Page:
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Enhancement of biofuel production by microalgae using cement flue gas as substrate

  • Senthil Nagappan
  • Pei-Chien Tsai
  • Saravanan Devendran
  • Vardhini Alagarsamy
  • Vinoth Kumar PonnusamyEmail author
Resource Recovery from Wastewater, Solid Waste and Waste Gas: Engineering and Management Aspects
  • 51 Downloads

Abstract

The cement industry generates a substantial amount of gaseous pollutants that cannot be treated efficiently and economically using standard techniques. Microalgae, a promising bioremediation and biodegradation agent used as feedstock for biofuel production, can be used for the biotreatment of cement flue gas. In specific, components of cement flue gas such as carbon dioxide, nitrogen, and sulfur oxides are shown to serve as nutrients for microalgae. Microalgae also have the capacity to sequestrate heavy metals present in cement kiln dust, adding further benefits. This work provides an extensive overview of multiple approaches taken in the inclusion of microalgae biofuel production in the cement sector. In addition, factors influencing the production of microalgal biomass are also described in such an integrated plant. In addition, process limitations such as the adverse impact of flue gas on medium pH, exhaust gas toxicity, and efficient delivery of carbon dioxide to media are also discussed. Finally, the article concludes by proposing the future potential for incorporating the microalgae biofuel plant into the cement sector.

Keywords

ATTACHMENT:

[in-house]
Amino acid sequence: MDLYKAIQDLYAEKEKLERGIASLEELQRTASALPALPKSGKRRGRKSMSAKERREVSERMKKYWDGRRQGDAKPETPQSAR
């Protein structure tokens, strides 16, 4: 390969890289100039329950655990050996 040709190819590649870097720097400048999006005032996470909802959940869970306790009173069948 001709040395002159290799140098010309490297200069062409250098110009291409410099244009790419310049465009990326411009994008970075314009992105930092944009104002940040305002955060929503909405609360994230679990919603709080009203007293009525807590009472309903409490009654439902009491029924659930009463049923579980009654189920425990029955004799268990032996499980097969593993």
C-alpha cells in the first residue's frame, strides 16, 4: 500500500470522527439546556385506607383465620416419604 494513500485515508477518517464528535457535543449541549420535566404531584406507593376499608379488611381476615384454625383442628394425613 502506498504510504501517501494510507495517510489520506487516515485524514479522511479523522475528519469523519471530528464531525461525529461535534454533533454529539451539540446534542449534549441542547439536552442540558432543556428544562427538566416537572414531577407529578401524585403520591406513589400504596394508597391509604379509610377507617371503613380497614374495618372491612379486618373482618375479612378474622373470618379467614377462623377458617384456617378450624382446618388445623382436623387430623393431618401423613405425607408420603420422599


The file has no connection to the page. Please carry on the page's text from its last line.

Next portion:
Microalgae Biodegradation Carbon dioxide mitigation Carbon capture Nitrogen oxides Sulfur Oxides Cement industry 

Notes

Funding information

This study received financial support from the Ministry of Science and Technology-Taiwan Research Grant (107-2113-M-037-007-MY2); the Research Center for Environmental Medicine, Kaohsiung Medical University, Taiwan; “The Featured Areas Research Center Program within the framework of the Higher Education Sprout Project” by the Ministry of Education (MOE) in Taiwan; the NSYSU-KMU collaboration research project (NSYSU-KMU 107-I004) in Taiwan; and the Sri Venkateswara College of Engineering–Sriperumpudur, India.

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Copyright information

© Springer-Verlag GmbH Germany, part of Springer Nature 2019

Authors and Affiliations

  • Senthil Nagappan
    • 1
  • Pei-Chien Tsai
    • 2
  • Saravanan Devendran
    • 3
  • Vardhini Alagarsamy
    • 1
  • Vinoth Kumar Ponnusamy
    • 2
    • 4
    Email author
  1. 1.Department of BiotechnologySri Venkateswara College of Engineering (Autonomous - Affiliated to Anna University)SriperumbudurIndia
  2. 2.Department of Medicinal and Applied ChemistryKaohsiung Medical UniversityKaohsiung CityTaiwan
  3. 3.Department of Animal SciencesUniversity of Illinois at Urbana-ChampaignUrbanaUSA
  4. 4.Research Center for Environmental MedicineKaohsiung Medical UniversityKaohsiung CityTaiwan

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